Sergei Lavrov says many risible things, even for a diplomat, but he has topped himself in the Bout matter:
Foreign Minister Sergei Lavrov will bring up the Viktor Bout case with counterpart Hillary Clinton during his visit to Washington, which starts Wednesday.
“For sure, Bout is a topic that is regularly addressed in our contacts with the Americans,” Lavrov said Friday while answering reporters’ questions.
“Bout was presented to the judge and jury like a person who was already a criminal,” Lavrov said. “It was described in a way that made it seem like a done deal, and that, of course, influenced the trial.”
Uhm, that’s kinda the way it works, Sergei. The prosecution makes an allegation that the accused is a criminal. They make that presentation to the judge and jury. They typically do so in forceful, often lurid, terms. They would like to make it seem like a done deal, but here in the US, the burden is on the prosecutor to make that allegation stick. The defense has every opportunity to show that the prosecution has not met its burden.
I wonder what the alternative is in Sergei’s alternative universe? Is it something like: the “prosecutor” says: “We’re really sorry to have to do this to such a nice guy, but . . . ”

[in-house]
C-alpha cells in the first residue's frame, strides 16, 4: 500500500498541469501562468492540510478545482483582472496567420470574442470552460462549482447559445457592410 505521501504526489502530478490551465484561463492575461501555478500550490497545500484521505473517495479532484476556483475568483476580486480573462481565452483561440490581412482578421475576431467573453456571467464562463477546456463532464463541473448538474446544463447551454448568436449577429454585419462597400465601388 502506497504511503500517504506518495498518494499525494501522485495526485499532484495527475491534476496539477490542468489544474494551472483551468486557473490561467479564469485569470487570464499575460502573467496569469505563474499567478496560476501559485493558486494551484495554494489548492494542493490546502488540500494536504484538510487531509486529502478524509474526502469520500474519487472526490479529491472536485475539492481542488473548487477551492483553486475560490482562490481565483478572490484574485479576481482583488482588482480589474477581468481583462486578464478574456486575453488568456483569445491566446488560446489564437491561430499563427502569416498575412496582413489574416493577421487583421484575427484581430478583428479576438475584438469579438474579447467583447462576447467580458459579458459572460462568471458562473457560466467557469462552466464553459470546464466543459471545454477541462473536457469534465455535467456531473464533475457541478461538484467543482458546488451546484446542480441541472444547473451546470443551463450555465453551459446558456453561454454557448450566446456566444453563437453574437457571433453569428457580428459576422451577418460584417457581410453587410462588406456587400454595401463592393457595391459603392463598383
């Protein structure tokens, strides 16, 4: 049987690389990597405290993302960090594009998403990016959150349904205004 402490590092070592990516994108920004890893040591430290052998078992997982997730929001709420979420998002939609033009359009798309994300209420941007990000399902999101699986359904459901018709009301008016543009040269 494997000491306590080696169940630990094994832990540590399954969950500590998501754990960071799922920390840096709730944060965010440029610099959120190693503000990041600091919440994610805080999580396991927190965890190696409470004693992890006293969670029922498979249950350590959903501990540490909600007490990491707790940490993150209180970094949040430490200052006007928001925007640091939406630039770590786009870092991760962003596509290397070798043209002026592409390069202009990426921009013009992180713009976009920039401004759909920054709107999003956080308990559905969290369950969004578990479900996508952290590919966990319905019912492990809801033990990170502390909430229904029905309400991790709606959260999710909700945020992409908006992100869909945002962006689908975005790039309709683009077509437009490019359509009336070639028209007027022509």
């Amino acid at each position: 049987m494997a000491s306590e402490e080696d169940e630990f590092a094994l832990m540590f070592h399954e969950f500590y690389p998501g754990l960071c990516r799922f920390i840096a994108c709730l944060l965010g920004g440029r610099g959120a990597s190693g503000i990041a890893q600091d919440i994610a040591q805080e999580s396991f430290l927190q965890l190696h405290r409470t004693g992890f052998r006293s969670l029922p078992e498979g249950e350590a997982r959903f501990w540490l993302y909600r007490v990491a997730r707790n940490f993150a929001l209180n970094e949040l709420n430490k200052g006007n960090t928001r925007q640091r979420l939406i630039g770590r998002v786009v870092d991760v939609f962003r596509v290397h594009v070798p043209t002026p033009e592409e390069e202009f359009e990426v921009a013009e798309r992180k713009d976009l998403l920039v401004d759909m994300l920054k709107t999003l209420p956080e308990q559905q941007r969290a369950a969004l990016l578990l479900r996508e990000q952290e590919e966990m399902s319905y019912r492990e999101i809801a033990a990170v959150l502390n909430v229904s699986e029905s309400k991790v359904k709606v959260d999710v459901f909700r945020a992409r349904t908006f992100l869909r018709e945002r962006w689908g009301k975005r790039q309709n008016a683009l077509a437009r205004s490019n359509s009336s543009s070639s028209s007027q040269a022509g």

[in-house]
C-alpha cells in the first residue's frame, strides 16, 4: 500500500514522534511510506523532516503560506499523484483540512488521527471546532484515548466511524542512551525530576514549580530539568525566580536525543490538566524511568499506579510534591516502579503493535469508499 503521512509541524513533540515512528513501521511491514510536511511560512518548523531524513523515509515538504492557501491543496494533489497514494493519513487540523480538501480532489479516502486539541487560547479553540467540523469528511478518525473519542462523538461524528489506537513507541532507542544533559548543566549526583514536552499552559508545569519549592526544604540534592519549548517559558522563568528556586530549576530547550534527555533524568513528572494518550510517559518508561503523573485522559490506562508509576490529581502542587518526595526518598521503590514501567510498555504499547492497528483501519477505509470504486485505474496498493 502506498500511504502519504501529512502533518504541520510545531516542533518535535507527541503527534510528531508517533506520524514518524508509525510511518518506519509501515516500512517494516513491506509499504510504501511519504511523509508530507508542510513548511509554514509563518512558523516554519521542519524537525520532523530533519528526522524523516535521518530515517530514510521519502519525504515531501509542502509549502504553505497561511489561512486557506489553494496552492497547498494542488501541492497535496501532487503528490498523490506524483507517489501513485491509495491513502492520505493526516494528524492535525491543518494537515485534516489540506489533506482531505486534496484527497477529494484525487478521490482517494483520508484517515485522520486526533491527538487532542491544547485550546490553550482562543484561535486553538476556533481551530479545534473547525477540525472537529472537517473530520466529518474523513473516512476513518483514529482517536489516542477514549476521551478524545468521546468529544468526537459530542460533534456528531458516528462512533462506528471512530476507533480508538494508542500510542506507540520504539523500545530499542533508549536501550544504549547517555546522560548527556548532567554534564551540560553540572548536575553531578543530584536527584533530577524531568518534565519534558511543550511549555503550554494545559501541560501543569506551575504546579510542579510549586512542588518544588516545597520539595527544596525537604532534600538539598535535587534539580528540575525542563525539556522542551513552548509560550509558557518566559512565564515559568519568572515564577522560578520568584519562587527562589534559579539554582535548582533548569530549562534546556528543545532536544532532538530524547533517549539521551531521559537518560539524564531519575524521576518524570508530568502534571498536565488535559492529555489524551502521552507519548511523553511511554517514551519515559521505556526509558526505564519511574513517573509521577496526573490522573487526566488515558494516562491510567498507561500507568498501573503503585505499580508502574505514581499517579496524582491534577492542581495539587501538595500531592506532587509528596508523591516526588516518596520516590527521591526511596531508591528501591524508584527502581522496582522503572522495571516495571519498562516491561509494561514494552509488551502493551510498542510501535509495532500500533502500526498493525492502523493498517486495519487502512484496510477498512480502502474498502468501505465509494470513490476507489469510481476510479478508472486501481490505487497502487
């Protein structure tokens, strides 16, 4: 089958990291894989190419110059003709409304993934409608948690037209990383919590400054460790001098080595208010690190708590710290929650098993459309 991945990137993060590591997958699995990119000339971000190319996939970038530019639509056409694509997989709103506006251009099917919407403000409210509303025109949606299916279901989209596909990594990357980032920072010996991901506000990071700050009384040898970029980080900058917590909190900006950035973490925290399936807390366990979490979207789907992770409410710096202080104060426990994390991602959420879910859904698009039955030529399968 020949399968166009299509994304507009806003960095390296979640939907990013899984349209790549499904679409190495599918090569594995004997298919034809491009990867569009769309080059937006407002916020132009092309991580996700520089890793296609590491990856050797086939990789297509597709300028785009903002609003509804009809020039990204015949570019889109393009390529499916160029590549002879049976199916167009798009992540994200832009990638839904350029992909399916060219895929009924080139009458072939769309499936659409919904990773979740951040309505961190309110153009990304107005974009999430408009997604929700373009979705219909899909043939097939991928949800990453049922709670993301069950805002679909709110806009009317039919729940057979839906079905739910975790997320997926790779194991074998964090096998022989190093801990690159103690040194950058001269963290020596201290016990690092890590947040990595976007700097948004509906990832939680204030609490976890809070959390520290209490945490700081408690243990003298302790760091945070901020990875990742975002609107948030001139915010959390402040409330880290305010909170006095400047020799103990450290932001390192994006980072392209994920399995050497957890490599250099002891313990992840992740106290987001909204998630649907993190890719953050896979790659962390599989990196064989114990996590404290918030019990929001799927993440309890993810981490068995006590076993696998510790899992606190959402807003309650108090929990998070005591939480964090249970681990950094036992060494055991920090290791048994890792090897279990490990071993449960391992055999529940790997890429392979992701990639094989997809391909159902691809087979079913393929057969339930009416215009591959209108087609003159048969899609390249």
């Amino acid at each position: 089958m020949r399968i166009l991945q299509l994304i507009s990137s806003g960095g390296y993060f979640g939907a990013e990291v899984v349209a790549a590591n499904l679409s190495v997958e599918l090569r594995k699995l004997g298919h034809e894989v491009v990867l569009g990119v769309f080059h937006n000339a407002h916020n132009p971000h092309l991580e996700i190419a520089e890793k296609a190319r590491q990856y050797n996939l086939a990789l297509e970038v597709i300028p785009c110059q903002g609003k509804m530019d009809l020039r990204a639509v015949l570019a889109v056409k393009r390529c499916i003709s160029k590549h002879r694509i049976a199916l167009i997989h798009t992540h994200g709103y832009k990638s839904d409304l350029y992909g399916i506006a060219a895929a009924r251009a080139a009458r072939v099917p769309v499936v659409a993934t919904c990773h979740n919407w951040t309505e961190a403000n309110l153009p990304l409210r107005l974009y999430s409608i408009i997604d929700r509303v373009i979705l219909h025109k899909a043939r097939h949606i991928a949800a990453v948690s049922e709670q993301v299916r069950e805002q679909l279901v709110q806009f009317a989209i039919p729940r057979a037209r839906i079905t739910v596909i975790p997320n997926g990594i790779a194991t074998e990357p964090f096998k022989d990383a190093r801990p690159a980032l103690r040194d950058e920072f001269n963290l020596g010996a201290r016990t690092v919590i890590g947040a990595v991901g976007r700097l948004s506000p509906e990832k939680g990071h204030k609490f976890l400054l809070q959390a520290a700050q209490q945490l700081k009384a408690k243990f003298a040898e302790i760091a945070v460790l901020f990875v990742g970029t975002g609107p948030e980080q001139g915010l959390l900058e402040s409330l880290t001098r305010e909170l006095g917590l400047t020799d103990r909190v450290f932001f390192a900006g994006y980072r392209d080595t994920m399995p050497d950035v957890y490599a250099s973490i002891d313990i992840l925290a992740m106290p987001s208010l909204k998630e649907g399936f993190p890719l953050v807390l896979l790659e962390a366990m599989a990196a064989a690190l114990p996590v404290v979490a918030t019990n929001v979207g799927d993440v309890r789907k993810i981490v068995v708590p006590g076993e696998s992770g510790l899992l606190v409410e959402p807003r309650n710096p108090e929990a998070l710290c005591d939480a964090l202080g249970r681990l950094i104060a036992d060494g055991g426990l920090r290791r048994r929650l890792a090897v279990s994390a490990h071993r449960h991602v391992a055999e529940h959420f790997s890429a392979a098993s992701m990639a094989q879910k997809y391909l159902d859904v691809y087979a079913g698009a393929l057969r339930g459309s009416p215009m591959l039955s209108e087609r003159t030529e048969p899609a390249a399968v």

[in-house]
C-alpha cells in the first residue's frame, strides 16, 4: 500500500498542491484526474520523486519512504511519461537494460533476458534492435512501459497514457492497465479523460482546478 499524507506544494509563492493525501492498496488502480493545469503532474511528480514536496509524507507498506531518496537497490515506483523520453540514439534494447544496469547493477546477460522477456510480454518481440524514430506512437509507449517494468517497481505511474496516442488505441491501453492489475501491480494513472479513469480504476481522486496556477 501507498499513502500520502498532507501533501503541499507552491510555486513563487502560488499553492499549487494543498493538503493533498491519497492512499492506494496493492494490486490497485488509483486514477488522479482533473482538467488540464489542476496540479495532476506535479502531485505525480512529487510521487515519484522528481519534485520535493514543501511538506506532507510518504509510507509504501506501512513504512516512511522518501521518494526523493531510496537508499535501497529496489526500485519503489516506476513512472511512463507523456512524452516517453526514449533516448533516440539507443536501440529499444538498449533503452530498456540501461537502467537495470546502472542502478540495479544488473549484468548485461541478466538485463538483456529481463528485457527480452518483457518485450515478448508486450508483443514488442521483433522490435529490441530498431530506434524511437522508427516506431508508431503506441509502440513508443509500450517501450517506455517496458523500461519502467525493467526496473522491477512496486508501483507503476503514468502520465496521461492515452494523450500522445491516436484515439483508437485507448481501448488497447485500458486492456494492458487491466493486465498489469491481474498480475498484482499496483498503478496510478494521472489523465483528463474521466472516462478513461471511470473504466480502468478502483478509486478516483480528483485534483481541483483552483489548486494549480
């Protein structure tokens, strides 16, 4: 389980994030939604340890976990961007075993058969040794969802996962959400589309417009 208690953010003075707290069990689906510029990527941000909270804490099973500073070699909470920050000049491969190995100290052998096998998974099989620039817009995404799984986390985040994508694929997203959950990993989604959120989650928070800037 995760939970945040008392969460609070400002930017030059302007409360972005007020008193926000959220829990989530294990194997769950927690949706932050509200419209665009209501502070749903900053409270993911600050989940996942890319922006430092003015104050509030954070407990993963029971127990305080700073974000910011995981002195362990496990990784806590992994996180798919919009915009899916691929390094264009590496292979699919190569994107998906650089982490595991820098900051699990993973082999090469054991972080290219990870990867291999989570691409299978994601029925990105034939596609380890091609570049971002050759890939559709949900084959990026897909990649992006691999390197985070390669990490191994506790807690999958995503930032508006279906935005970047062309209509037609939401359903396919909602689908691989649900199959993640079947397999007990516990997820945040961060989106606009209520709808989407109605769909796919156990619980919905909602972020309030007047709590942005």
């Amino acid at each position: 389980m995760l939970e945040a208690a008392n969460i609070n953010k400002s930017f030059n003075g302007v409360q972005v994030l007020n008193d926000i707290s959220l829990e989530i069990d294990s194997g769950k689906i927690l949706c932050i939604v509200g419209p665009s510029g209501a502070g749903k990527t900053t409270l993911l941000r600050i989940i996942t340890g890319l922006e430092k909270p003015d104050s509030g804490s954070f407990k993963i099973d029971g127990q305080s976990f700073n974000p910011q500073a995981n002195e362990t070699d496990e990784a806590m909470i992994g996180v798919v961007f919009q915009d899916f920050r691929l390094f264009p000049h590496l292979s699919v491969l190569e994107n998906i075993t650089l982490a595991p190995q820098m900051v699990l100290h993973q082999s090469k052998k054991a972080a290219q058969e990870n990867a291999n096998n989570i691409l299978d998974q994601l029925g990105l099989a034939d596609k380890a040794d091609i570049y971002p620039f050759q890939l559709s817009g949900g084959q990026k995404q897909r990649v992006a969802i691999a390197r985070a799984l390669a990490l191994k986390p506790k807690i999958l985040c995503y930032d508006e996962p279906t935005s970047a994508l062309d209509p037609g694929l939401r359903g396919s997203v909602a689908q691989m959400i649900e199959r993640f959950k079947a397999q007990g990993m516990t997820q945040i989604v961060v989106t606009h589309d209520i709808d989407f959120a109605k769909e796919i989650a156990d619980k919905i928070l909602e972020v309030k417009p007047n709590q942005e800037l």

I am not a big Hillary fan, but she is the one half-way sensible person in this administration. I sincerely hope she doesn’t let diplomatic niceties stand in the way of responding to Lavrov’s raising the issue with a good horse laugh, followed by a belittling lecture (from a Yale Law School grad) on the way that criminal justice works.
But Lavrov was not alone in his inanities:
The case of Bout creates a negative background for the Russian-American relationship, said Alexei Pushkov, head of the State Duma’s International Affairs Committee.
“The relationship-improvement ball is in the United States’ court,” Pushkov said, RIA-Novosti reported.
Unfortunately, many in the administration probably take that view, and are looking to salvage something from the reset. But Bout is a bridge too far, and certainly the Russians know this.
Which raises the question (which has come up in the comments): why are the Russians so bent on moving heaven and earth to get Bout out of American clutches?
The Occam’s Razor answer is clear: Bout is a Russian intelligence operative, or was, and knows a great deal that Putin and the FSB and the siloviki generally would prefer to remain secret.
A word to the wise. Anyone involved in a business even remotely associated with the US military or intelligence should be quite careful when traveling to Russia, and might want to reconsider his or her trip. It is pretty clear that Russia will be willing to do some extraordinary things to secure Bout’s release. Lavrov’s appeal will go nowhere, and plan B a la Russe is a trade: being a bargaining chip is a bitch, so beware.